Review: The Dirty Dust by Máirtín Ó Cadhain

I received a review copy of this book from Yale University Press.  This book was published in Irish in 1949 and this is the first time it has been translated and published in an English edition.  The translator, Alan Titley has a well-written introduction at the beginning of the book that includes some interesting information about the history of Irish language and literature.

My Review:
Dirty DustThis book takes place in the cemetery of a small town in western Ireland where corpses engage in conversations that continue the pettiness and gossip that dominated their lives when they were still aboveground.   Caitriona Paudeen, the most outspoken, and the most foul-mouthed in the group has a severe dislike for her sister, Nell and her daughter-in-law.  Caitriona’s vehement dislike of her relatives stays with her on the other side and it seems to intensify when she hears news of their lives as they continue on without her.

THE DIRTY DUST is one of the most unique premises for a book that I have encountered.  The dialogue in the book is not the typical streamlined speech that one encounters in a more conventional narrative; the conversations on which the reader is eavesdropping are bits and pieces of information, complaints, and stories that the corpses are remembering from their former lives.  Because we are oftentimes launched into the middle of a conversation, it is not always clear who the speaker is in the narrative and one has to look for certain clues or turns-of-phrase that are uttered before a speaker can be identified.  The only time new information is introduced to the graveyard is when a fresh corpse is buried.  Each new corpse brings another opportunity for juicy gossip to be spread around the graveyard.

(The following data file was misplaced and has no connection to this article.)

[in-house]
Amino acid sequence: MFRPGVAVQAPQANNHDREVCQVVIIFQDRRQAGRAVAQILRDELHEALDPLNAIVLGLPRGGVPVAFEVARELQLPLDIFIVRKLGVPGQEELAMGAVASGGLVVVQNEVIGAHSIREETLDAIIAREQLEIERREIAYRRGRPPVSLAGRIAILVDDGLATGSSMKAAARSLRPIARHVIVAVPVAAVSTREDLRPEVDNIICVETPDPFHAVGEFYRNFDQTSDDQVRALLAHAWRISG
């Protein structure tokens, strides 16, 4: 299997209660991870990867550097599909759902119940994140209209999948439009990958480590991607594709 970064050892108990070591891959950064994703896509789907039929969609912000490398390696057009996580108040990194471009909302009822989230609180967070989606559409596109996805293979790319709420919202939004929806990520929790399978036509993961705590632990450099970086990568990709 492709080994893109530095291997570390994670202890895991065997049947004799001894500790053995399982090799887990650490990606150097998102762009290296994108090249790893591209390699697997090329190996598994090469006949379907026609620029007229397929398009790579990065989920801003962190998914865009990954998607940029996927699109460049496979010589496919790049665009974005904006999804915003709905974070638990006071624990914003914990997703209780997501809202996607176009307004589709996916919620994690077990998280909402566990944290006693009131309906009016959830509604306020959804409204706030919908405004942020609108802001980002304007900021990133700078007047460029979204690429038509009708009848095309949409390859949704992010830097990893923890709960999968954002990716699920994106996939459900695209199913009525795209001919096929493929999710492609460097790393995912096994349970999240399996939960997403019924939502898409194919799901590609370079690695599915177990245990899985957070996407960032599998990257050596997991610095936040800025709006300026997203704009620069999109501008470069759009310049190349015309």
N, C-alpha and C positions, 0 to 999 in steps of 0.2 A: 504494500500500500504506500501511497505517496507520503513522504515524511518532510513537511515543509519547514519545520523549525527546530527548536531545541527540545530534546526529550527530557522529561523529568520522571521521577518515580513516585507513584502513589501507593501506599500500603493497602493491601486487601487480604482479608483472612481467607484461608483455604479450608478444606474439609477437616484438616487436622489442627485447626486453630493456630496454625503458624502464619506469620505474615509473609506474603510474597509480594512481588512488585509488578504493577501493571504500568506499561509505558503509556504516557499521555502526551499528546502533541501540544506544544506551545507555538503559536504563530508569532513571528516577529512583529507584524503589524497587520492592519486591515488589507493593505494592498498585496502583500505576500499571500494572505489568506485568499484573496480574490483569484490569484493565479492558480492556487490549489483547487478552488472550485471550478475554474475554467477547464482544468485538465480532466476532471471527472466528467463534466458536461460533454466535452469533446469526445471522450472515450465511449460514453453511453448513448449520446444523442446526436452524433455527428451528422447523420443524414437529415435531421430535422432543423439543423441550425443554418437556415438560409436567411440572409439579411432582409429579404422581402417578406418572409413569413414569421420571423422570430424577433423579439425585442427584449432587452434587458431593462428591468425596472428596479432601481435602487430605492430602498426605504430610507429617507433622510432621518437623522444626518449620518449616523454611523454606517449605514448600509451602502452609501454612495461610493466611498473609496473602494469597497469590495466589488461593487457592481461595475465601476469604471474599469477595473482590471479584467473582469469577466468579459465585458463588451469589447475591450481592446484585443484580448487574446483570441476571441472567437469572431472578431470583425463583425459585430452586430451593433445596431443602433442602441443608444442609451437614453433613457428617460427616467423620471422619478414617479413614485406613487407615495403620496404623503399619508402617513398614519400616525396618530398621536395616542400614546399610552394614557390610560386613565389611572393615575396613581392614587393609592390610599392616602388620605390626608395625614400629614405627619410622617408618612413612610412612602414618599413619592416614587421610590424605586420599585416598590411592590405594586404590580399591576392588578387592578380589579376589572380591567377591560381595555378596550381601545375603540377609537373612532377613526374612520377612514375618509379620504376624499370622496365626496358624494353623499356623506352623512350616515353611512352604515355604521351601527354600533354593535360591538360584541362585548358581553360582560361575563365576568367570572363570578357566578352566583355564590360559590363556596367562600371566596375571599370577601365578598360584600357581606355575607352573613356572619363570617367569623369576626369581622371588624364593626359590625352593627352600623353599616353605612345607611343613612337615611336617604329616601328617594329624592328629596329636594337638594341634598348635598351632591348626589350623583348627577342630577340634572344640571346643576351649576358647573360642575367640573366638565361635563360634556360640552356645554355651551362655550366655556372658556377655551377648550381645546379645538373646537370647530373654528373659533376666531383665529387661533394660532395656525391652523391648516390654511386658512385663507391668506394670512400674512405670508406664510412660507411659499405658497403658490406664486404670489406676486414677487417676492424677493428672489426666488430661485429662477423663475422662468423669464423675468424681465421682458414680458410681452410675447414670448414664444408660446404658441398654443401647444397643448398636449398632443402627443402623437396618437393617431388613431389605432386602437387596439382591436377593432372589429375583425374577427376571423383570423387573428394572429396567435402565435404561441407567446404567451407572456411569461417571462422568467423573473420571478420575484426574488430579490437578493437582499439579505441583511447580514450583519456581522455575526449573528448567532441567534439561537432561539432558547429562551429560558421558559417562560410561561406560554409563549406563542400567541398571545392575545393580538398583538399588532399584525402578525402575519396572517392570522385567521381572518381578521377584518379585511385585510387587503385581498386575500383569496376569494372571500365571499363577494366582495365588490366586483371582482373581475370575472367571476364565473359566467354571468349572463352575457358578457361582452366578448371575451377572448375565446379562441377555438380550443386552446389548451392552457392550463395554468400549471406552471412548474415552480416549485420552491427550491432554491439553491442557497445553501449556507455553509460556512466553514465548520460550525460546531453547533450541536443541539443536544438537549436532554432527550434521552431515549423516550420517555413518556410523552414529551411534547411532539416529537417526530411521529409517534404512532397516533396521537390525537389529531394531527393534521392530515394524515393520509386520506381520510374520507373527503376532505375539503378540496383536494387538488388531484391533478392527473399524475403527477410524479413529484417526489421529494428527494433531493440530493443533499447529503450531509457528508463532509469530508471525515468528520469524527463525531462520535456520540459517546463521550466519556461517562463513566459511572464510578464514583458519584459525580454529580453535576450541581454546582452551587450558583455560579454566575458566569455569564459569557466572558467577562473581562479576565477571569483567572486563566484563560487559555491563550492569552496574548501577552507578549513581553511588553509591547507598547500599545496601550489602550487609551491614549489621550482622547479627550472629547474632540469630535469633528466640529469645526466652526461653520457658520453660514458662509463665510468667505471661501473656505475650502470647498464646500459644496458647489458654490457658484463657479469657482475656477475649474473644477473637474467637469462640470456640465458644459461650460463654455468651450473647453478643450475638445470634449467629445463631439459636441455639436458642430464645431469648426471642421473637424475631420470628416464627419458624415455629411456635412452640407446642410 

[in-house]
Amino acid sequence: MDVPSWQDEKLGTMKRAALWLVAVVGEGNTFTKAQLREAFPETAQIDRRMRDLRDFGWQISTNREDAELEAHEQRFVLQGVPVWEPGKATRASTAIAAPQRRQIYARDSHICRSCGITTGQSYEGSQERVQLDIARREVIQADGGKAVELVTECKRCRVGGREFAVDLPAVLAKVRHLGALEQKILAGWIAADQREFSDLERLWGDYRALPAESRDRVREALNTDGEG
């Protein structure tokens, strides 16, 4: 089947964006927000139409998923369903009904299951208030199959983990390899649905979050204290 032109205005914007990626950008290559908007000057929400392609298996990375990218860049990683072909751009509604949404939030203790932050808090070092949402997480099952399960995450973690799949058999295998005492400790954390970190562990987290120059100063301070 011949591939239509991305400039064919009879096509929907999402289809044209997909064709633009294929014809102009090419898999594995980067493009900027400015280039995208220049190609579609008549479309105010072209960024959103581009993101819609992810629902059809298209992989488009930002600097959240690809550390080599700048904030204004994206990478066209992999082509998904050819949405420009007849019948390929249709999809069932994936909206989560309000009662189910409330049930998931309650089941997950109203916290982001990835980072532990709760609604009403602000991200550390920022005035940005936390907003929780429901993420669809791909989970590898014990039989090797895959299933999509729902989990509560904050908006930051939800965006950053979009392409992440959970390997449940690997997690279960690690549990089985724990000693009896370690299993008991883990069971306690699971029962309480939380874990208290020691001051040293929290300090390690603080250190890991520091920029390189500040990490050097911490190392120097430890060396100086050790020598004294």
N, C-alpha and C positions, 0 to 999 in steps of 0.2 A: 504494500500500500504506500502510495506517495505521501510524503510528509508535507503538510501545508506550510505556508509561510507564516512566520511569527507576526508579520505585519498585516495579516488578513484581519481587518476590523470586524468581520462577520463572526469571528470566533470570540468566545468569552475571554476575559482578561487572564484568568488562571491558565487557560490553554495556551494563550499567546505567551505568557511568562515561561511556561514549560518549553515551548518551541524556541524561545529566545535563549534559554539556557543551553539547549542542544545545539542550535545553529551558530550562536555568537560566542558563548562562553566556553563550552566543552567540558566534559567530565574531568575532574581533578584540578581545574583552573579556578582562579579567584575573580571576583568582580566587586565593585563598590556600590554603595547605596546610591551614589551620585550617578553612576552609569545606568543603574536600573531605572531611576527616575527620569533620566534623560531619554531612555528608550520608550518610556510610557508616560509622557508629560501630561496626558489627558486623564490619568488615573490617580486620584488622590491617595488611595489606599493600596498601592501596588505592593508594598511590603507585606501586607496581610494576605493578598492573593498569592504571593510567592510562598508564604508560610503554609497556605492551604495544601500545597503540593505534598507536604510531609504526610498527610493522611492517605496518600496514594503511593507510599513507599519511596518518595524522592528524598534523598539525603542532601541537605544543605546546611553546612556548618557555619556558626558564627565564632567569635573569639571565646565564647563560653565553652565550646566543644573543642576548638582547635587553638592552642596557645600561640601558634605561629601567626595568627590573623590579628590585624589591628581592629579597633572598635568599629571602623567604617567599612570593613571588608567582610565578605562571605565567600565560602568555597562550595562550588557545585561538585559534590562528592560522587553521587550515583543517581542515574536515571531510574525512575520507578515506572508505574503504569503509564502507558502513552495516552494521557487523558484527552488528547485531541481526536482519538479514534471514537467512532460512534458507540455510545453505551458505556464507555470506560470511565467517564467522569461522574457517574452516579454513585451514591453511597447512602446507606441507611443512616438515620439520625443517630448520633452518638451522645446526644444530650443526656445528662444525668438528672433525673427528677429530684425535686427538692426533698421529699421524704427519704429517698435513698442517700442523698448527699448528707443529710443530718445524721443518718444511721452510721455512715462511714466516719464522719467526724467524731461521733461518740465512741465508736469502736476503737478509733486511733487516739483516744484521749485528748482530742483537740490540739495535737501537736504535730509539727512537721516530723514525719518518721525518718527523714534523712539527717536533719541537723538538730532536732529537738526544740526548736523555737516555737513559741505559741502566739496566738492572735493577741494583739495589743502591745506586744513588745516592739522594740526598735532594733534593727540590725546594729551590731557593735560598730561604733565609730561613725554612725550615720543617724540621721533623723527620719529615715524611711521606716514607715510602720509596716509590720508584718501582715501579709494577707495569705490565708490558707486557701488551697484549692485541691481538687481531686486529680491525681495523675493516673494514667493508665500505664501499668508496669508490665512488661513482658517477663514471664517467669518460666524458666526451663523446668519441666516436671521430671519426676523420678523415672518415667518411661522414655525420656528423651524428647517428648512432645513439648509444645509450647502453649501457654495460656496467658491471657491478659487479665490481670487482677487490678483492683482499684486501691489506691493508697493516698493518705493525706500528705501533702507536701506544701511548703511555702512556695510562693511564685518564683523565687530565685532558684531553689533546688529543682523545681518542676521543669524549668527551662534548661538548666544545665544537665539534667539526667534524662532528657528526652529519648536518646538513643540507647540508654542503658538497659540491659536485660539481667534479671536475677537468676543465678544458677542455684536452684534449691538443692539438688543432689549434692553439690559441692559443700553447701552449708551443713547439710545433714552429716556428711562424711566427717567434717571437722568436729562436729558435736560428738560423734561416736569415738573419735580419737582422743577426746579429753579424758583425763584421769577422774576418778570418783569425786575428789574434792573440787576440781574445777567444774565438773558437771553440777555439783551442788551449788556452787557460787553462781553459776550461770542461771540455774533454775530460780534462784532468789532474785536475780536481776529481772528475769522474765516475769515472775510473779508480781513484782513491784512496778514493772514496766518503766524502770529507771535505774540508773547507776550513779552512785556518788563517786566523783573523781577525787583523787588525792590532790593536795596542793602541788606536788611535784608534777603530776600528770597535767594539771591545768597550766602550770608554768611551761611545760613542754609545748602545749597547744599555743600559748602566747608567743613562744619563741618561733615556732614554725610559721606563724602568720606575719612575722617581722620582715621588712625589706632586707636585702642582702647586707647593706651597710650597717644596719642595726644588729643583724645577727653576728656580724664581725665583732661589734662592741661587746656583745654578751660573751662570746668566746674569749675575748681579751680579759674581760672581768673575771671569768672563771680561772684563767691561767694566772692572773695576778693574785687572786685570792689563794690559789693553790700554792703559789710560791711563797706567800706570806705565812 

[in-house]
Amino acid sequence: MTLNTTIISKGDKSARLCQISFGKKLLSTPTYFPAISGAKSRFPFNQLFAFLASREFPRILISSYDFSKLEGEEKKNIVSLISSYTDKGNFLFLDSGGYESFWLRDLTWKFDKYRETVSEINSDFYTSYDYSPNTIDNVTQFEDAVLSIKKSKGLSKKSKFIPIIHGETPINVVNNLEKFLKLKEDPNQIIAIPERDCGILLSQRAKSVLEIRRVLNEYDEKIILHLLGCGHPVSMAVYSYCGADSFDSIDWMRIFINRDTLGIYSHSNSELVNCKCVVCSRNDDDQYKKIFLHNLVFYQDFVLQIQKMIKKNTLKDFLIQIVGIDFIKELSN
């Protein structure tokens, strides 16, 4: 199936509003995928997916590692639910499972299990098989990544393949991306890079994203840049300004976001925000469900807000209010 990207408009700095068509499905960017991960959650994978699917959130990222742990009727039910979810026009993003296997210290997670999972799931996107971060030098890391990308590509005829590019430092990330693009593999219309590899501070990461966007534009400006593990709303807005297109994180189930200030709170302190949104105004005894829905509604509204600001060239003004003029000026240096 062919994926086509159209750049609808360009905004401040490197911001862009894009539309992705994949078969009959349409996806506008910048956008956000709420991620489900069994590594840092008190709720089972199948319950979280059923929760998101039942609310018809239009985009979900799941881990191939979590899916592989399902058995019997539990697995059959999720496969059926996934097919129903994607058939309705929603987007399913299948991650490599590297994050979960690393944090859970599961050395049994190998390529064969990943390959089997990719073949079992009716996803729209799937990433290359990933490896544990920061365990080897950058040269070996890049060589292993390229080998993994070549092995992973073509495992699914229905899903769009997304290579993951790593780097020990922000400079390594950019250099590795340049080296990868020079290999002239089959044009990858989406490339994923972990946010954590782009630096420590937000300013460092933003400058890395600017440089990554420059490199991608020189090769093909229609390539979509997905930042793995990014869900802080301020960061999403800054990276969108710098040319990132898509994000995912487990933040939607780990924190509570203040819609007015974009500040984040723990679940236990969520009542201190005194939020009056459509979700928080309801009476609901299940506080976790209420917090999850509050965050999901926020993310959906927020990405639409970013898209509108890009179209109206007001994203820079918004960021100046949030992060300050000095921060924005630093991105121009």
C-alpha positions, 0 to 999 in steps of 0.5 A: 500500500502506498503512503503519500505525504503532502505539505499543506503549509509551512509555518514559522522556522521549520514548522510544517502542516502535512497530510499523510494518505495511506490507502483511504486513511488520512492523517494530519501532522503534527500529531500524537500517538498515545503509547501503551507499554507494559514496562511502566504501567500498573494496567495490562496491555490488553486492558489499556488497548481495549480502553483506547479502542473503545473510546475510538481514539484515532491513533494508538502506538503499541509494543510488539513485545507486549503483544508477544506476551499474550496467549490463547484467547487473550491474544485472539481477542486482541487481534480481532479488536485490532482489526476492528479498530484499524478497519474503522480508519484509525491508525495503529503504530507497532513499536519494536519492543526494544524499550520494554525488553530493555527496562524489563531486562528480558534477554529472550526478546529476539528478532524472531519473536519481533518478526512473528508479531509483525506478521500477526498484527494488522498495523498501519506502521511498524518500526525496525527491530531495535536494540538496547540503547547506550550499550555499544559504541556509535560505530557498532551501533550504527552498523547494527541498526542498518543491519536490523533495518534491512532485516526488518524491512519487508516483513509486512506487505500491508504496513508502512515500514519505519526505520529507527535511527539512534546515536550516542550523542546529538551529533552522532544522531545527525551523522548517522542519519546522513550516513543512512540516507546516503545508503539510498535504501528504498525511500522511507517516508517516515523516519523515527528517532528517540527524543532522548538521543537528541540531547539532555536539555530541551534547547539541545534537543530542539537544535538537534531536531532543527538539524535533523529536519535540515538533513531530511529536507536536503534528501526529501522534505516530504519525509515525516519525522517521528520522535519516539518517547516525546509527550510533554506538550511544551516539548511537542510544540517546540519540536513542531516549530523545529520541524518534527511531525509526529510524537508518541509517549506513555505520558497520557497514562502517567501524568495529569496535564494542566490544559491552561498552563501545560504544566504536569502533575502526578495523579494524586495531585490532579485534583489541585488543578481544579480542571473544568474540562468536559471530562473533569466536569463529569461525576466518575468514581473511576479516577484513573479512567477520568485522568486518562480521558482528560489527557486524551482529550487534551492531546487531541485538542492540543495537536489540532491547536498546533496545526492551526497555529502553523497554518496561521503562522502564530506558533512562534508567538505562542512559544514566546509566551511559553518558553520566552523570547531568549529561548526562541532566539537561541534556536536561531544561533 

Through the course of their cacophony of conversations, we learn that this group of neighbors and family members are petty, jealous, bigoted, narrow-minded and foul-mouthed.  The town Postmistress opens everyone’s mail, Peter the Publican who owns the tavern waters down everyone’s drinks, and Huckster Joan who is the town merchant poisons everyone with her terrible coffee.  They bring up old arguments about football games, money and wills; they are constantly spying on each other and wondering about the goings on of their neighbors.

Ó Cadhain also demonstrates his writing versatility though the use of philosophical and poetic speeches that occur at the beginning of each chapter or interlude.  At the beginning of Interlude 5 he writes, “Here in the grave the spool is for ever spinning; turning the brightness dark, making the beautiful ugly, and imbricating the alluring golden ringlets of hair with a shading of scum, a wisp of mildew, a hint of rot, a sliver of slime, and a grey haunting of mizzle.” As contrast to what happens in the graveyard he writes, “Aboveground everything is bedecked in the garments of everlasting youth.  Every shower of rain creates a multitude of mushrooms miraculously in the grass.”

THE DIRTY DUST is a timeless and brilliantly funny satire of life in a small town where old grudges are not forgotten, even when neighbors are buried six feet under the ground.  The only difference between life and death is that in death the people in this small town are stuck next to their neighbors from whom they can never escape.

About The Author:
Máirtín Ó Cadhain (1906 – 18 October 1970) was one of the most prominent Irish language writers of the twentieth century.

Máirtín Ó Cadhain was born in Cois Fharraige in the Connamara Gaeltacht in 1906. He is best known for his major novel, Cré na Cille (Dublin, Sáirséal agus Dill, 1949). It has been translated into English as The Dirty Dust, and into many other languages, including Danish and Norwegian.

His short story collections include Idir Shúgradh agus Dáiríre, 1939, and An Braon Broghach, 1948, from which Eoghan Ó Tuairisc translated stories published under the title Road to Bright City (Dublin, Poolbeg Press, 1981); An tSraith ar Lár, (1967); and An tSraith Dhá Thógáil (1970).

A national school teacher in his early life, he was interned for his activities in the IRA during World War II. He became a lecturer in Irish in Trinity College Dublin in 1956, and became Professor of Irish there in 1969.

He died in 1970.

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Filed under Classics, Humor, Literature in Translation

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